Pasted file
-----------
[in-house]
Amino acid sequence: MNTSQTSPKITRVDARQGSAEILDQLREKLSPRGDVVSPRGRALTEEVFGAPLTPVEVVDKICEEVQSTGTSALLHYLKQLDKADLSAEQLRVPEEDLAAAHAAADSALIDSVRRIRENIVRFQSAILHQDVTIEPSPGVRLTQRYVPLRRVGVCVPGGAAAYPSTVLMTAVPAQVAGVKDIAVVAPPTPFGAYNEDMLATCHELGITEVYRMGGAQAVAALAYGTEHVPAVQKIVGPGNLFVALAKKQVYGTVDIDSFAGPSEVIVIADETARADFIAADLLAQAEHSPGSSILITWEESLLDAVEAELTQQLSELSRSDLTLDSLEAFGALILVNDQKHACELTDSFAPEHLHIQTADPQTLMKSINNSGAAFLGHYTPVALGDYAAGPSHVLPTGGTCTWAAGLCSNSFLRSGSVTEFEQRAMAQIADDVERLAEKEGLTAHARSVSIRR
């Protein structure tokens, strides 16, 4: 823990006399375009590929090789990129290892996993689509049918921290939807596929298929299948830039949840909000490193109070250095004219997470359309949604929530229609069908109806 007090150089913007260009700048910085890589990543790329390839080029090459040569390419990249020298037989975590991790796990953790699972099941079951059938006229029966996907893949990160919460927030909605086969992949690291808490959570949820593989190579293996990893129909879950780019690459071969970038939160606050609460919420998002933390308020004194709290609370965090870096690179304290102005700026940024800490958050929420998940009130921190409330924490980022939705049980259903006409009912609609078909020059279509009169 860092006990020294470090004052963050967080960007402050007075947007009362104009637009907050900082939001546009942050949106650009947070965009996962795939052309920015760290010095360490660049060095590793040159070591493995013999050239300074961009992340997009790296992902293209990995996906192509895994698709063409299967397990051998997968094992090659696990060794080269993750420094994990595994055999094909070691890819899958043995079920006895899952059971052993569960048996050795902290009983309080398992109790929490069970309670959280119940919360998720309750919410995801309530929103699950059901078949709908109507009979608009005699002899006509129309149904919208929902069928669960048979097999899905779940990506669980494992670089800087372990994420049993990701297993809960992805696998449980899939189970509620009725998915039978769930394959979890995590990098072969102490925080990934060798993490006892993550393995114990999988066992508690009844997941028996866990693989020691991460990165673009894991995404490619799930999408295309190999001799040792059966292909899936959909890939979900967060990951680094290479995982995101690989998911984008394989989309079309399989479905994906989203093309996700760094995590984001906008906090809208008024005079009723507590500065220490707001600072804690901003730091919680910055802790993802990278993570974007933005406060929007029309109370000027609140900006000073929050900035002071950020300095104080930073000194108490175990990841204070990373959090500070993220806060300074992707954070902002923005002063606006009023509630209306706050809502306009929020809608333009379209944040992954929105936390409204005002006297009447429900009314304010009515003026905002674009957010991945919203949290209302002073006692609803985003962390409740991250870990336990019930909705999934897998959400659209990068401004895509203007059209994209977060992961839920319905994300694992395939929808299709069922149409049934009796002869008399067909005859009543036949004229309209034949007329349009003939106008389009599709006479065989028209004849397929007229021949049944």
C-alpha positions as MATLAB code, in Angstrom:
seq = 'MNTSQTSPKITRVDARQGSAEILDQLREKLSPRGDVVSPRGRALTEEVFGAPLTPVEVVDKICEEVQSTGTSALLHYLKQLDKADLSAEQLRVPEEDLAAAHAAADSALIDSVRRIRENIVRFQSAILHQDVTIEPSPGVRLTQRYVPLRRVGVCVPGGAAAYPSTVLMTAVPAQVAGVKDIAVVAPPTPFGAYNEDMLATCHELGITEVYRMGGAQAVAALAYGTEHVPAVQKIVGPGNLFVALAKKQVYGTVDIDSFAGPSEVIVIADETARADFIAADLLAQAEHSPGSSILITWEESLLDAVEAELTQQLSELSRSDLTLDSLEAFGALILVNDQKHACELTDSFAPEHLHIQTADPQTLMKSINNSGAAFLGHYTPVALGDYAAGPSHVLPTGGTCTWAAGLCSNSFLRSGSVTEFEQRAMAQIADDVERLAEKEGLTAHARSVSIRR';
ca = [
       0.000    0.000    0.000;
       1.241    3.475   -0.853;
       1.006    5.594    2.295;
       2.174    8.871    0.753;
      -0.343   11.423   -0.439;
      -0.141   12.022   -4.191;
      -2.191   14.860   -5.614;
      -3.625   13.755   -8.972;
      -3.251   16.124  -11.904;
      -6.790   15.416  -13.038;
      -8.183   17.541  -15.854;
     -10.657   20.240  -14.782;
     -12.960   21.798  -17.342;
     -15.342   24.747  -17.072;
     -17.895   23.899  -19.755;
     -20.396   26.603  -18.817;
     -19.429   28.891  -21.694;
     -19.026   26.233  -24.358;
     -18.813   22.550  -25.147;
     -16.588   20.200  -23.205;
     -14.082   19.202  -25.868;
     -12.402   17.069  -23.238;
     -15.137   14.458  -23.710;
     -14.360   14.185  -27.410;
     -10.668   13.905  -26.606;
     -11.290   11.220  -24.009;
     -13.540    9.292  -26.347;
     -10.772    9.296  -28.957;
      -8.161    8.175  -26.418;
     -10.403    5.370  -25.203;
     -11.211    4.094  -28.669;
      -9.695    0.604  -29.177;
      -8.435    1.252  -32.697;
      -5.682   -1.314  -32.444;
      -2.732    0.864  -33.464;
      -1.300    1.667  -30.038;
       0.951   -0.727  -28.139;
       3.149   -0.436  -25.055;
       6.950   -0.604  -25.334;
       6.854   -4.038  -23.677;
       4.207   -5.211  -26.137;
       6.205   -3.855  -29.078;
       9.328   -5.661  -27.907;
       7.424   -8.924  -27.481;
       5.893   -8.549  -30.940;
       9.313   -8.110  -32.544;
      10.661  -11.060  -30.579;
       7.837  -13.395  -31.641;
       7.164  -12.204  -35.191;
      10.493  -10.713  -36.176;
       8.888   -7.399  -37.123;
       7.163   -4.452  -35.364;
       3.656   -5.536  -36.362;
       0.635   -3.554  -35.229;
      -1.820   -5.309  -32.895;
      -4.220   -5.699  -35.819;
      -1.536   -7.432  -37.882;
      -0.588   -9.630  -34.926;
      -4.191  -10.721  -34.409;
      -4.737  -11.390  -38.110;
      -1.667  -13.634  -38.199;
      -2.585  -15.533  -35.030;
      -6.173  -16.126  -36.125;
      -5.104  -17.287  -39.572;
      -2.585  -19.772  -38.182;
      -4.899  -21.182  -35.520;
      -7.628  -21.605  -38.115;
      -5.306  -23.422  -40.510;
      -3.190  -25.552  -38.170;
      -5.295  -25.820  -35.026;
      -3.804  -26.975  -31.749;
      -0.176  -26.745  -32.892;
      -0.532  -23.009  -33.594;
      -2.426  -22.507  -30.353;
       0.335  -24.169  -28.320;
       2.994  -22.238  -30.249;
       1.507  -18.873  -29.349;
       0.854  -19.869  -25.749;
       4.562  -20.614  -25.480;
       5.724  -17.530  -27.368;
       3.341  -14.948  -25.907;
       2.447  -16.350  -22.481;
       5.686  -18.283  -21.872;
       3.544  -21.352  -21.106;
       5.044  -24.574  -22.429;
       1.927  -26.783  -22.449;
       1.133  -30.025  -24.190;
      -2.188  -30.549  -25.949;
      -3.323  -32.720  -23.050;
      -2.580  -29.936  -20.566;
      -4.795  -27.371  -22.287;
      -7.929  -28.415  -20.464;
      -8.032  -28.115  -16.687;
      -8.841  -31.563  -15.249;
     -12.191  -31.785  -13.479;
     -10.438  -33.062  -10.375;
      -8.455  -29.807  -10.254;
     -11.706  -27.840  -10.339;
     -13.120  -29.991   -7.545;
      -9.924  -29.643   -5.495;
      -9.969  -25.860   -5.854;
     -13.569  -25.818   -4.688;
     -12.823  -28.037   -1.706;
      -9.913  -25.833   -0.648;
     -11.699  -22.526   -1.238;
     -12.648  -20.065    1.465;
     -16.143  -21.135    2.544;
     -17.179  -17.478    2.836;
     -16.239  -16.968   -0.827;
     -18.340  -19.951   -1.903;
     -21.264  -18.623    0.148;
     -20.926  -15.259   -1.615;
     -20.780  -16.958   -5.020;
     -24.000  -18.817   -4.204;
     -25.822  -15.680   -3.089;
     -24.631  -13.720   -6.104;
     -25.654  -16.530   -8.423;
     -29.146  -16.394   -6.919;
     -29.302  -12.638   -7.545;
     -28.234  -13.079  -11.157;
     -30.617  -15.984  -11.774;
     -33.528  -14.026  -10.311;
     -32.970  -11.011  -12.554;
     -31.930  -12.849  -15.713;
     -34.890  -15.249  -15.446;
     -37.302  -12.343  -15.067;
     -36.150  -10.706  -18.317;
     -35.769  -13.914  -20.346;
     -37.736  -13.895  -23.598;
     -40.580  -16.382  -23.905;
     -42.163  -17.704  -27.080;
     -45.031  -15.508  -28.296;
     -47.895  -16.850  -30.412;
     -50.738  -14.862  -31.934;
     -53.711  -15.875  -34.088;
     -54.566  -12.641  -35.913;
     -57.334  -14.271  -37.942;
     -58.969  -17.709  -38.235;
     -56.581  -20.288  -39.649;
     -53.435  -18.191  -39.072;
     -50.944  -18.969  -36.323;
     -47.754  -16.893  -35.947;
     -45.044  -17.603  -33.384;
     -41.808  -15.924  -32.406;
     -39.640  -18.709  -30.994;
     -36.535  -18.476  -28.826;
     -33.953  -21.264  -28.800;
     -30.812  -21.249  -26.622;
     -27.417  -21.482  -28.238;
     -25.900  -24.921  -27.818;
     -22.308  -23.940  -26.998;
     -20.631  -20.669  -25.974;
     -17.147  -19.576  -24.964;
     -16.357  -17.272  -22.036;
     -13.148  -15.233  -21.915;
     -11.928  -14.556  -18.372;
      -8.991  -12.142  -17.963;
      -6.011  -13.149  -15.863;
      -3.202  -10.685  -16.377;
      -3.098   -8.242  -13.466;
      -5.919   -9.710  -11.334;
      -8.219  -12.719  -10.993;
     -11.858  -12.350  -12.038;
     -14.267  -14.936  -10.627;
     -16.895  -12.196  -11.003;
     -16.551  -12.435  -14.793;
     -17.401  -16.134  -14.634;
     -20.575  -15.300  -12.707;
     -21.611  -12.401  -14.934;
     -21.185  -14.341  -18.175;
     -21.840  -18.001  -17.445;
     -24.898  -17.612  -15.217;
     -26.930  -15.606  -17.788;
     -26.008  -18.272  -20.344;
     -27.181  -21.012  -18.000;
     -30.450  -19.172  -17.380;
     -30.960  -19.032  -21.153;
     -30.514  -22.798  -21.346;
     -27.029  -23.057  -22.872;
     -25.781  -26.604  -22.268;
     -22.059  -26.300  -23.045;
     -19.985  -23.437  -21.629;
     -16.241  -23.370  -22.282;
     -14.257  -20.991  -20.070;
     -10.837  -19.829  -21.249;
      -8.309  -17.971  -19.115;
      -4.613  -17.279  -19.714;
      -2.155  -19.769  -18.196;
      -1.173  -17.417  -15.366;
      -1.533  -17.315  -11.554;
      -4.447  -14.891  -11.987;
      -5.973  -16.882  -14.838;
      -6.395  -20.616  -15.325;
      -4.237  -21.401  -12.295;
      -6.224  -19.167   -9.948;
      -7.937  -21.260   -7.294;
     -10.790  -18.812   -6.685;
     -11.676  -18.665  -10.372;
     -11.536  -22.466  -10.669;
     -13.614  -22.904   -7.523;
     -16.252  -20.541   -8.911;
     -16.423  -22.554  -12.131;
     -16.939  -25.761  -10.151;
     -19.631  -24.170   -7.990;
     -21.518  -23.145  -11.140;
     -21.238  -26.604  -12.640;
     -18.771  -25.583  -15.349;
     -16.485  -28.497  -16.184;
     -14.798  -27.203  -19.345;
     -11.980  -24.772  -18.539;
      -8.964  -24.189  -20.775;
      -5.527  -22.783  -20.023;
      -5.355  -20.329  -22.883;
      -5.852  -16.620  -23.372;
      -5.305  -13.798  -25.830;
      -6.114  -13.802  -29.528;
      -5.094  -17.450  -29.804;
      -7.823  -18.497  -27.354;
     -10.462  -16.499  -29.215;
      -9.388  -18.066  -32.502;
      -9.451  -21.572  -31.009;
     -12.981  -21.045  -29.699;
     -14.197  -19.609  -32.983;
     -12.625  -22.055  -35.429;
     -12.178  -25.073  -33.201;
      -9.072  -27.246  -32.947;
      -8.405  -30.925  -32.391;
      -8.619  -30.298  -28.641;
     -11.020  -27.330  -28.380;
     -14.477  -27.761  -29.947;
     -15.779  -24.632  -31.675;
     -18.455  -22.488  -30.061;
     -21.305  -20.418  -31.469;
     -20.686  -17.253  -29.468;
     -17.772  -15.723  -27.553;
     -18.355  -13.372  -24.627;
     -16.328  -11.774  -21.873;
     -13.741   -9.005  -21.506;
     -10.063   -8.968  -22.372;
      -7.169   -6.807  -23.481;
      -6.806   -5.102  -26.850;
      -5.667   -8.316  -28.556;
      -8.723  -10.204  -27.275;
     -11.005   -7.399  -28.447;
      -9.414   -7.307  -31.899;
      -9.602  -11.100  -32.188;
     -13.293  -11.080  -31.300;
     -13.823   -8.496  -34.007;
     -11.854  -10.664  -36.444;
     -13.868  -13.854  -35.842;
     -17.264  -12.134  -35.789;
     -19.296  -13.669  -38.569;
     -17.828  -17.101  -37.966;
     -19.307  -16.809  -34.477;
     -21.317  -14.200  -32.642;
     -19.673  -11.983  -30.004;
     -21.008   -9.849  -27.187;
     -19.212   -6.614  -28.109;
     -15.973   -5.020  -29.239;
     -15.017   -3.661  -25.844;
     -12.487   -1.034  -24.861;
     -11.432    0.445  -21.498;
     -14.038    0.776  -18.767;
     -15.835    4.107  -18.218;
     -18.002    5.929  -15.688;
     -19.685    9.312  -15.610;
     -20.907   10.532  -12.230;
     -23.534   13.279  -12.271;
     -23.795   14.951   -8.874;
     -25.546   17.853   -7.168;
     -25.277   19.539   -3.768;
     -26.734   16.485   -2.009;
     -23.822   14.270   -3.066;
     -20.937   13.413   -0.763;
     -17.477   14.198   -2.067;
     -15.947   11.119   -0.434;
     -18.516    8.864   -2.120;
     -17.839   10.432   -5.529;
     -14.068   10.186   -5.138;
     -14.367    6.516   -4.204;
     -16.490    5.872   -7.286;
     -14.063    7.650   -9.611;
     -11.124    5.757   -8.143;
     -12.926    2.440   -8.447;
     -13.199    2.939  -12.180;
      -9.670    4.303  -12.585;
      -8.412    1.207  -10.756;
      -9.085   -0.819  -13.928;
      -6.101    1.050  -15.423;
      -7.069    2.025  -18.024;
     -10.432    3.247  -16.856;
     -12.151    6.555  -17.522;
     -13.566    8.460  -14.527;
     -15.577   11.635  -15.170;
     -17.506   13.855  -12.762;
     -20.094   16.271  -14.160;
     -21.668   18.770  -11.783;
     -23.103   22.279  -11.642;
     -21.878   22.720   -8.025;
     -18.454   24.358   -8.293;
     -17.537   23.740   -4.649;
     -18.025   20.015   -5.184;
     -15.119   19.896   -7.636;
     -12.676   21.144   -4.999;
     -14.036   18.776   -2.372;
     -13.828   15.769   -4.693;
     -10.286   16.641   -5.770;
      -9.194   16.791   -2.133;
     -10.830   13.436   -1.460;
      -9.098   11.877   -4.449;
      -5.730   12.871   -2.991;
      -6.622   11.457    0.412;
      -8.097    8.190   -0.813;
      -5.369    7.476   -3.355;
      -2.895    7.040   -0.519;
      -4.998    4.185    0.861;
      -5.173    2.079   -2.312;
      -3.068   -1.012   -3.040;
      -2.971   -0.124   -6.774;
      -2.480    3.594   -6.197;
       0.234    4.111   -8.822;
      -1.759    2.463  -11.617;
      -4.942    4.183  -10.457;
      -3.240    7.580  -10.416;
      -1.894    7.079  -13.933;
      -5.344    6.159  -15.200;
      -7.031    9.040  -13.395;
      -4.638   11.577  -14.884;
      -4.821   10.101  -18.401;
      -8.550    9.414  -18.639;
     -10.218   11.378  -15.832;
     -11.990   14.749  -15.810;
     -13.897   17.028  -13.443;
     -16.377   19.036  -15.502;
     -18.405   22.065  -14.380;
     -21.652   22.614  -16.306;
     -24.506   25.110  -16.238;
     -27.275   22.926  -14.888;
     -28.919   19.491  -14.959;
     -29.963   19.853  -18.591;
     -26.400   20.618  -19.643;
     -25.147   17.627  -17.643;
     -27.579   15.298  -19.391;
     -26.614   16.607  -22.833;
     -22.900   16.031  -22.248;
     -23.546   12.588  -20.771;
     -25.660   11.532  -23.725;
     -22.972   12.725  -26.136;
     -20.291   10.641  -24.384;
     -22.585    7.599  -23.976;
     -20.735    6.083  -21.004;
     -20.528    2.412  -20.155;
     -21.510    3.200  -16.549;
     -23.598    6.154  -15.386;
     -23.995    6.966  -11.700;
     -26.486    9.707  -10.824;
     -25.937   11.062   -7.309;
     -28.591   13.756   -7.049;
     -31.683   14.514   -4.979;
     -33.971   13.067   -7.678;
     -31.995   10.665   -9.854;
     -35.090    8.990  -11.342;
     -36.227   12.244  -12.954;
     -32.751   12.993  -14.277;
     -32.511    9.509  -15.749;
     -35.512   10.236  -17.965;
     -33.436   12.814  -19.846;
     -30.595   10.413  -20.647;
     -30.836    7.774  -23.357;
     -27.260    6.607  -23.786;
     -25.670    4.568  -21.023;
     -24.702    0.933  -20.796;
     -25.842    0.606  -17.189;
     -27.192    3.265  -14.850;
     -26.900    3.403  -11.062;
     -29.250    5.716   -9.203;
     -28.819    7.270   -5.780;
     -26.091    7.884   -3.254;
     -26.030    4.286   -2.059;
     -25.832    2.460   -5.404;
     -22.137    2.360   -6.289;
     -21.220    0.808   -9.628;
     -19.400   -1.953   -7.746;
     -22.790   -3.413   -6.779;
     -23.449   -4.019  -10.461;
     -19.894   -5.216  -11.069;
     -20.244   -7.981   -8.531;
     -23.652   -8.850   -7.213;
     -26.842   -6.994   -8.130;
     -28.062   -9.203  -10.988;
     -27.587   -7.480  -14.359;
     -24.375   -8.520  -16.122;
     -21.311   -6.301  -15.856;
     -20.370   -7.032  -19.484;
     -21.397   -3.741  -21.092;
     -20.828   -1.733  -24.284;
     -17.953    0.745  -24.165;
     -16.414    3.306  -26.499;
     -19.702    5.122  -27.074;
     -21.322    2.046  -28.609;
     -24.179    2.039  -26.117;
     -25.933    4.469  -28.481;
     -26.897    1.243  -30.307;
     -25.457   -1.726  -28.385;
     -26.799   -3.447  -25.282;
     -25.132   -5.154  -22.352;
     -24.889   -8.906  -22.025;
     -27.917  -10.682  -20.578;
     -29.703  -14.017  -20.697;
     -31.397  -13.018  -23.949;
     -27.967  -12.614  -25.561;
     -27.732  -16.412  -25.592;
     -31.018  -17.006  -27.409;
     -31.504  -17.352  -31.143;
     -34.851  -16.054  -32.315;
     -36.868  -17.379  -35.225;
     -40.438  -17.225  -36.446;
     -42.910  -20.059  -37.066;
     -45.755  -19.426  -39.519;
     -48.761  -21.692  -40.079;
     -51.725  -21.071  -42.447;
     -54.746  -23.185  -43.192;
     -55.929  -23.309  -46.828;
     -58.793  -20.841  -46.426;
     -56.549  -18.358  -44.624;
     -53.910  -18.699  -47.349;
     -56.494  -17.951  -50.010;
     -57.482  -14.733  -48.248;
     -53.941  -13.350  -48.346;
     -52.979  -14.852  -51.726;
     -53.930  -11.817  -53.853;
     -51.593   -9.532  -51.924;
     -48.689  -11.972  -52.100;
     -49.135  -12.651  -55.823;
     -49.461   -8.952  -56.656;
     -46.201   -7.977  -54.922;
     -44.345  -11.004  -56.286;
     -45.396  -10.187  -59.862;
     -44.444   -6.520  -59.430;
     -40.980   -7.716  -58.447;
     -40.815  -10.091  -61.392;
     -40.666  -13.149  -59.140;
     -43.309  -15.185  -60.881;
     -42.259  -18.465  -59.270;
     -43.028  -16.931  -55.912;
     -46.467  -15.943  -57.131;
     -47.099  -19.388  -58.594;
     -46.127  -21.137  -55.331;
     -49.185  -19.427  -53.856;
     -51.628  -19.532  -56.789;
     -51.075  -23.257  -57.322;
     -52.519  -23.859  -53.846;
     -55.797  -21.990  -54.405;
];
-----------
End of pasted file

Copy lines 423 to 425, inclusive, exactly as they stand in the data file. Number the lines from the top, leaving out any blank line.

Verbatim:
     -40.438  -17.225  -36.446;
     -42.910  -20.059  -37.066;
     -45.755  -19.426  -39.519;